Active and stative verbs in Osage Osage is a split-intransitive, or active-stative language (cf. Lakhota, a split-intransitive (active-stative) language). “Stative verbs are those that do not inflect with the agent inflectional markers but instead use[…]
An Omaha story: The Dakota who was scared to death by a ghost
Ghost story told by an Omaha to James Owen Dorsey, published in 1890. Original text in Omaha-Ponca, gloss and natural English translation.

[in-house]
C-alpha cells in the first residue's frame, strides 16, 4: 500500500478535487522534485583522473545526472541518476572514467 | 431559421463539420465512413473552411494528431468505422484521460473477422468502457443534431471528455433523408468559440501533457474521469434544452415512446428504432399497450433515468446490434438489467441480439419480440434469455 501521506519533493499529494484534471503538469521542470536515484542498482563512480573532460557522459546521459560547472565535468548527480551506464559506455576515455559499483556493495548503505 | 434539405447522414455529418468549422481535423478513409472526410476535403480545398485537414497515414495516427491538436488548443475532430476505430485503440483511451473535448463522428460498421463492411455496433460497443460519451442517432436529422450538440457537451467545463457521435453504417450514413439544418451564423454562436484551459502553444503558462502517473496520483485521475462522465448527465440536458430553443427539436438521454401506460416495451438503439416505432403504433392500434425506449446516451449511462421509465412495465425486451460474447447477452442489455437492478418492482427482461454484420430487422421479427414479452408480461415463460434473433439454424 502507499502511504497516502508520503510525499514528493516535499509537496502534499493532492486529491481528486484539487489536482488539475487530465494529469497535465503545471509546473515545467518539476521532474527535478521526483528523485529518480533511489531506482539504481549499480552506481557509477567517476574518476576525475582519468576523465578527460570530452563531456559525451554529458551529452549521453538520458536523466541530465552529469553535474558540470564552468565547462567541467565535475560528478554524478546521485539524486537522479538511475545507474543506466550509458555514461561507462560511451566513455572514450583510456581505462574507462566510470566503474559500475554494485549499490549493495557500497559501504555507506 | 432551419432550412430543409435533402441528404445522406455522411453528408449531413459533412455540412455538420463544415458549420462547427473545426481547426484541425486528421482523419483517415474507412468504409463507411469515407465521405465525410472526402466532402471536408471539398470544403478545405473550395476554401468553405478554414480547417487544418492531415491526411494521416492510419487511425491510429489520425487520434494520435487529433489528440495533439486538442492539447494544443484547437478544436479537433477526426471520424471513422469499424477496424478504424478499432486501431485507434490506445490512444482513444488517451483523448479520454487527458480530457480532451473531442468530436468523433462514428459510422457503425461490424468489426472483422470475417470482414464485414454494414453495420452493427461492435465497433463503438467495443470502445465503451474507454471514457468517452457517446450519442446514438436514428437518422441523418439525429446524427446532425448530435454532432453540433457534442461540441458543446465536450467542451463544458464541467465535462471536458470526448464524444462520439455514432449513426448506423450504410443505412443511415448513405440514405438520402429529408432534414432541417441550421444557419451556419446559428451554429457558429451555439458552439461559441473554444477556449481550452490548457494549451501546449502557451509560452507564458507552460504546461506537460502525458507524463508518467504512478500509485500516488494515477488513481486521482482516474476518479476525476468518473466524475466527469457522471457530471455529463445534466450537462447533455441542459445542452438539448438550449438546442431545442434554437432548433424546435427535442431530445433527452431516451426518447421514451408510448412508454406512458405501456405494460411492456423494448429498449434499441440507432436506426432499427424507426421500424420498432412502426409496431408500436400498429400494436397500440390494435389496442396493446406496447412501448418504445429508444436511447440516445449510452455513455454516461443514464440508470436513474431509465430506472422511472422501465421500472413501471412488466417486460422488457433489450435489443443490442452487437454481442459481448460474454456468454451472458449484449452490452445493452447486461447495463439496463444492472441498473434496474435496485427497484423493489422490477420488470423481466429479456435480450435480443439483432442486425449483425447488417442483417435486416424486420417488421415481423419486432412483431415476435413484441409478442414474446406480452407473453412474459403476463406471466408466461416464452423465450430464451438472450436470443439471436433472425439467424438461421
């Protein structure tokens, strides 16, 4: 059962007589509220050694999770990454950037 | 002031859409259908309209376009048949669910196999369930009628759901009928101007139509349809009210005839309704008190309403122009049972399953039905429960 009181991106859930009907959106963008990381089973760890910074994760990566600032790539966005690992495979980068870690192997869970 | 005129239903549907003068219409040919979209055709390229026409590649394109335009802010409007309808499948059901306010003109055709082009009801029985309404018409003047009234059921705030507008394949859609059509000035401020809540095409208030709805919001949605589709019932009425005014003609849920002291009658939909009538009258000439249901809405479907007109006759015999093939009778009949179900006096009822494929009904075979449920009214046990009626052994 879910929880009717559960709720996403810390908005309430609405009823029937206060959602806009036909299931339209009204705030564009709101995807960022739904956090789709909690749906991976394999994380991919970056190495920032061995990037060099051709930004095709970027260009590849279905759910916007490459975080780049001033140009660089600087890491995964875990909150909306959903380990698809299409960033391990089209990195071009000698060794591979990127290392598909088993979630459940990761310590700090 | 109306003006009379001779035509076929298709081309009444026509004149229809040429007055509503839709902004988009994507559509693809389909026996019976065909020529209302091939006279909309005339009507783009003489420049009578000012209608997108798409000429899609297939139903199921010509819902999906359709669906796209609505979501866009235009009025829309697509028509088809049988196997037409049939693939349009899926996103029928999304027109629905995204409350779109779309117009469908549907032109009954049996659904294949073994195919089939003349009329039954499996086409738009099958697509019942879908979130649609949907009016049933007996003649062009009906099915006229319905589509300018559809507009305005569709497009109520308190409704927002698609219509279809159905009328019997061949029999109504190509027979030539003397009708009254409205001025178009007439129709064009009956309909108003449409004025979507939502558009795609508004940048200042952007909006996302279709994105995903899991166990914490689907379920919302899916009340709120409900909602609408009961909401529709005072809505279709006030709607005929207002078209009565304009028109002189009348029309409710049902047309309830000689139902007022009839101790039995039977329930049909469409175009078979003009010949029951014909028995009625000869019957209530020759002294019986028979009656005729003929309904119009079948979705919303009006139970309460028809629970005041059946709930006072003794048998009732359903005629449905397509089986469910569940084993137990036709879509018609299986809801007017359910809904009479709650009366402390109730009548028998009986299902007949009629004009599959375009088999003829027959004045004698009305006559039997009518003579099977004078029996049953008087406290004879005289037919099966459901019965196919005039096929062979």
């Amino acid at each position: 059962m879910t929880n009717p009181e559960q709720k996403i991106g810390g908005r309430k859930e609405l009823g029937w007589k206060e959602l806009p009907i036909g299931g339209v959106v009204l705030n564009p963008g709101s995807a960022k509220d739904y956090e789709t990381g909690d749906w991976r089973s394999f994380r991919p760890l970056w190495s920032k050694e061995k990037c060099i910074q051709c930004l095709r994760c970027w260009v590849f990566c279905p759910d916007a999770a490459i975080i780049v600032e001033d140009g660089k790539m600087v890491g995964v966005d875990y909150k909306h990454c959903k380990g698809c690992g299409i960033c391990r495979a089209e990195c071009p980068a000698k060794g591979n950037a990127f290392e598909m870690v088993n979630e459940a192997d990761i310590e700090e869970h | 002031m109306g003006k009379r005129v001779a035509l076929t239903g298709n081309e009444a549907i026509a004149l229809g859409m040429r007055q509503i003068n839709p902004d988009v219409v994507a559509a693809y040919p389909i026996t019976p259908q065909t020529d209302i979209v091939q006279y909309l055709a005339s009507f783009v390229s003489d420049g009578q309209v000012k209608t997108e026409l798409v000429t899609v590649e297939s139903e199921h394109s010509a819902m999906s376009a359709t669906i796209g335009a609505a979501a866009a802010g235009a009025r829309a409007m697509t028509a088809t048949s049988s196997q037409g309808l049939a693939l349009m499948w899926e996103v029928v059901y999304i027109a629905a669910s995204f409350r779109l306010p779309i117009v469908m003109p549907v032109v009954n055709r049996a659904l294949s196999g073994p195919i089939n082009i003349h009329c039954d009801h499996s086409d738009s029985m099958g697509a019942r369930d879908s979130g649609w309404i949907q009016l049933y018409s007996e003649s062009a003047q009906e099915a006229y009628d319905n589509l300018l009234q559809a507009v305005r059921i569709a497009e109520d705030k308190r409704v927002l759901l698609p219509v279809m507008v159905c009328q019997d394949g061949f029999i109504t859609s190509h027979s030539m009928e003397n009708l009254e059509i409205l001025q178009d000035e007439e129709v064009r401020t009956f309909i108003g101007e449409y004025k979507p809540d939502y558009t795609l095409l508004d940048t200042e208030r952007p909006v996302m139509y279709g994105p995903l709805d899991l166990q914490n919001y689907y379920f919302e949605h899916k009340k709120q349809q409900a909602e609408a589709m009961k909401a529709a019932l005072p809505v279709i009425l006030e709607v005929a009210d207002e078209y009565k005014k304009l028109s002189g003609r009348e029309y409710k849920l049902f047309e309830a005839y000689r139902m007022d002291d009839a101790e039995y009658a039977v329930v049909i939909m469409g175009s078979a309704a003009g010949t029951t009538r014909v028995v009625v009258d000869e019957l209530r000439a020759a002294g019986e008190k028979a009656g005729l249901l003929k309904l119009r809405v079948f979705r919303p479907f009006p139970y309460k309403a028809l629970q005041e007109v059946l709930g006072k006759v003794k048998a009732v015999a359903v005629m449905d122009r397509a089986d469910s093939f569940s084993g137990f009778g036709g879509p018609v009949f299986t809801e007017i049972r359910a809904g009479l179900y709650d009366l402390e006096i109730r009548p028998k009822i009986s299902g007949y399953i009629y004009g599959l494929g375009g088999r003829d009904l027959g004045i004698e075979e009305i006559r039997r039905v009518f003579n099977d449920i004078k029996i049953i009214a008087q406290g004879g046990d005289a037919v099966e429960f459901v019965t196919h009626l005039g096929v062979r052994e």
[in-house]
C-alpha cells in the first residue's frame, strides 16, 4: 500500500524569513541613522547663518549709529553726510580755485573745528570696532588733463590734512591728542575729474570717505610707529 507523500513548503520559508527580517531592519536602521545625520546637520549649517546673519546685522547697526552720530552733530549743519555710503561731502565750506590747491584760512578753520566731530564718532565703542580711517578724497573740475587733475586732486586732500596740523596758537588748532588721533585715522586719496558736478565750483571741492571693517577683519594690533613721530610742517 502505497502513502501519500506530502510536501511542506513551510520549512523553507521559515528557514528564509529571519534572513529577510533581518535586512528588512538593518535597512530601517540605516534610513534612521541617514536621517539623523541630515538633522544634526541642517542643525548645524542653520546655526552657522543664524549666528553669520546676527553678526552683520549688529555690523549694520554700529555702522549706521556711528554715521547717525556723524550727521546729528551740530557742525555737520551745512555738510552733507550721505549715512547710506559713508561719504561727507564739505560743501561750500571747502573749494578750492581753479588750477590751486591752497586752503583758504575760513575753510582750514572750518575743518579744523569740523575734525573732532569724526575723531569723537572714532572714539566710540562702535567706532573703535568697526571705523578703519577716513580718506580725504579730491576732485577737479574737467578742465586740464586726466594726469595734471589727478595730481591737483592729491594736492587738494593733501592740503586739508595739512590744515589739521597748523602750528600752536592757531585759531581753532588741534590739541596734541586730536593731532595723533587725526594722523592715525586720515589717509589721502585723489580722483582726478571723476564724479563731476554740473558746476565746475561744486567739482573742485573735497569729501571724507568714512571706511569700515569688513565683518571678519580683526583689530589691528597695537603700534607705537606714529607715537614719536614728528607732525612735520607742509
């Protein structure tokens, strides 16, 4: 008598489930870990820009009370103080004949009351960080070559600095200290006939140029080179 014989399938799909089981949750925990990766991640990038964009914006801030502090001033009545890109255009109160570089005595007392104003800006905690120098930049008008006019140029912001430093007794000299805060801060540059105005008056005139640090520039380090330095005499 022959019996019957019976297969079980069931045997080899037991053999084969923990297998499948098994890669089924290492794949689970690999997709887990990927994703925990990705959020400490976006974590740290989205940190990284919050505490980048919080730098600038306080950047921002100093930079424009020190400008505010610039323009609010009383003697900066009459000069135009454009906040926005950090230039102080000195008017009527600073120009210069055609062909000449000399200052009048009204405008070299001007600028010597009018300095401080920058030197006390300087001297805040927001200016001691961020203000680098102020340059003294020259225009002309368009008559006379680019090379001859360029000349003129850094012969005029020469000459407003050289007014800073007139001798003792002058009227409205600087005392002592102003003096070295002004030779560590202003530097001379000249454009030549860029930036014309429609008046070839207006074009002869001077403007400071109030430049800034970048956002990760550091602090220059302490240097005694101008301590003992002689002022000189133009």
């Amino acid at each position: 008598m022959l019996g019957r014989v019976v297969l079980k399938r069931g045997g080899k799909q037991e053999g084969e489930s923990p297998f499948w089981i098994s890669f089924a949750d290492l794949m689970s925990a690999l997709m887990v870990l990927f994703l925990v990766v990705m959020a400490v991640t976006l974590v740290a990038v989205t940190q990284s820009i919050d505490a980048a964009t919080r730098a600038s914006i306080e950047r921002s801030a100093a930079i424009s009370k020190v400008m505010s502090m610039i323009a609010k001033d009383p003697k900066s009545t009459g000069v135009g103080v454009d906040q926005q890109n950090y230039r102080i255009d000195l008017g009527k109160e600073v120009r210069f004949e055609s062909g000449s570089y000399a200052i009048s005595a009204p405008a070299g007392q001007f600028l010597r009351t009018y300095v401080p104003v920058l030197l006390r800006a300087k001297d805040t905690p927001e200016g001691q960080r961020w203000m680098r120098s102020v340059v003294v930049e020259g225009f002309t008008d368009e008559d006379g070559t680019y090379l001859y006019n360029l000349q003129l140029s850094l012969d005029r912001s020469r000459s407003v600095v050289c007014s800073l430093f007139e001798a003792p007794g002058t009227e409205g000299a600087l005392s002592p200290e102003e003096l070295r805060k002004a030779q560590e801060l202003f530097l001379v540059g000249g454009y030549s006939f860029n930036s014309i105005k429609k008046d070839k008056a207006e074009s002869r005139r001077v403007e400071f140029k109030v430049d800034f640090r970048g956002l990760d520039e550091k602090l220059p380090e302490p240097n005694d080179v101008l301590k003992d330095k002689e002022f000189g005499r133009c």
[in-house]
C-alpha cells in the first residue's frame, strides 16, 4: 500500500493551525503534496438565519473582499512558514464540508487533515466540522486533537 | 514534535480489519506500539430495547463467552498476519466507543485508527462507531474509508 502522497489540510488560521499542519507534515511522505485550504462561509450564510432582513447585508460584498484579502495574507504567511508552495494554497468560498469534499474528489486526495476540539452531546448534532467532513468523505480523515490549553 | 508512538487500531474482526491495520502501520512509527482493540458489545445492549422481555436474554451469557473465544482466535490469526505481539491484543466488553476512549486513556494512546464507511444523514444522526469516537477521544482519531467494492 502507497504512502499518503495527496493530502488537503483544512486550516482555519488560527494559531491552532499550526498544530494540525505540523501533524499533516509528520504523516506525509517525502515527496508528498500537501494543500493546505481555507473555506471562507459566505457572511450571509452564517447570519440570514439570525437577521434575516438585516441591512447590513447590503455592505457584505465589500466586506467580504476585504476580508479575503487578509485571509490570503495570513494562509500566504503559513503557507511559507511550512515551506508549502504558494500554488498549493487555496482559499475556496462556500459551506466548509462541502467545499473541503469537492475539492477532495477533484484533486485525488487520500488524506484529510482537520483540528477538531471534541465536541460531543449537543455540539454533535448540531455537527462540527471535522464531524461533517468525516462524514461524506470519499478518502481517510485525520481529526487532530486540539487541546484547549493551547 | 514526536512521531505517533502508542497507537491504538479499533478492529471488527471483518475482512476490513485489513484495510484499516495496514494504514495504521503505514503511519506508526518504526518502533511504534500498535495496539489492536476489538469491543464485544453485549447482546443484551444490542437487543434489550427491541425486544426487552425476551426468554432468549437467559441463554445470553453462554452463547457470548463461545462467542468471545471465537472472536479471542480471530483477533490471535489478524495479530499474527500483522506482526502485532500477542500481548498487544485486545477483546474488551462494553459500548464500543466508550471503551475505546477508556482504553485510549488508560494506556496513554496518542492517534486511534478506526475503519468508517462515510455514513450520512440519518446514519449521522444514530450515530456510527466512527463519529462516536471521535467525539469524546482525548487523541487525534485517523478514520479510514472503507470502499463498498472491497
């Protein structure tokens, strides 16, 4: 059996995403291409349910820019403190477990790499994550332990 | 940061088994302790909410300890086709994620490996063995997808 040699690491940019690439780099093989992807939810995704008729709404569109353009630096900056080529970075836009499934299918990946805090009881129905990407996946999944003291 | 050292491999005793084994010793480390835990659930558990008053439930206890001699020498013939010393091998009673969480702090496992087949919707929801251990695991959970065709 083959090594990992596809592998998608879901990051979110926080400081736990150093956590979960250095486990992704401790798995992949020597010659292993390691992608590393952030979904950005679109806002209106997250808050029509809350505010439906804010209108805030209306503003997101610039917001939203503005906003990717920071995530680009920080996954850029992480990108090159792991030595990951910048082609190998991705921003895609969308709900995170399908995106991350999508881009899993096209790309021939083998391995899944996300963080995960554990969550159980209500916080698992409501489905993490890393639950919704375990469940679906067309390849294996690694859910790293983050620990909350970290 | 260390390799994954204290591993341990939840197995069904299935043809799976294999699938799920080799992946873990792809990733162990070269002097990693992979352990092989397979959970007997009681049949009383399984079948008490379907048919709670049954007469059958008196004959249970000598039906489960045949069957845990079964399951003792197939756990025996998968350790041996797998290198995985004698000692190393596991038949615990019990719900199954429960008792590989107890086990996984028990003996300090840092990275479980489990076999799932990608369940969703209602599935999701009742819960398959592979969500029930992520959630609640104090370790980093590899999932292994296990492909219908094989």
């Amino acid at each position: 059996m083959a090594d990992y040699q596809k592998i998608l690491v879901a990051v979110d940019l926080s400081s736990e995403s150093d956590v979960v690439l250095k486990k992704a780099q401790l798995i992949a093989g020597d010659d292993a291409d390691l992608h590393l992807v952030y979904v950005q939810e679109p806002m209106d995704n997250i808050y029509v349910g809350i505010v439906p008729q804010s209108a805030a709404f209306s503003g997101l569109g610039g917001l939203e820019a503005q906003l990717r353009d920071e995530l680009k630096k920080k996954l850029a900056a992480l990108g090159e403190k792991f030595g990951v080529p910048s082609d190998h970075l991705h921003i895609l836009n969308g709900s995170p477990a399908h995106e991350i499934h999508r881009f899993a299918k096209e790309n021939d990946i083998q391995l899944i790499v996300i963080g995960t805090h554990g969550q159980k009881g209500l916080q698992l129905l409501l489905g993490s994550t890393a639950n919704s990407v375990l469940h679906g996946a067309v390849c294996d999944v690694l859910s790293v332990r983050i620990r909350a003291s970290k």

Lakhota, a split-intransitive (active-stative) language
Lakota is a paramount example for a split-intransitive language (or active-stative language) distinguishing between active and stative verbs.
Active-stative languages (split-intransitive languages)
Active-stative languages differ from accusative and ergative languages; they distinguish two basic types of verbs: stative verbs, i.e. verbs expressing states (being sick), and active verbs, i.e. verbs expressing actions (running). In active-stative languages, or[…]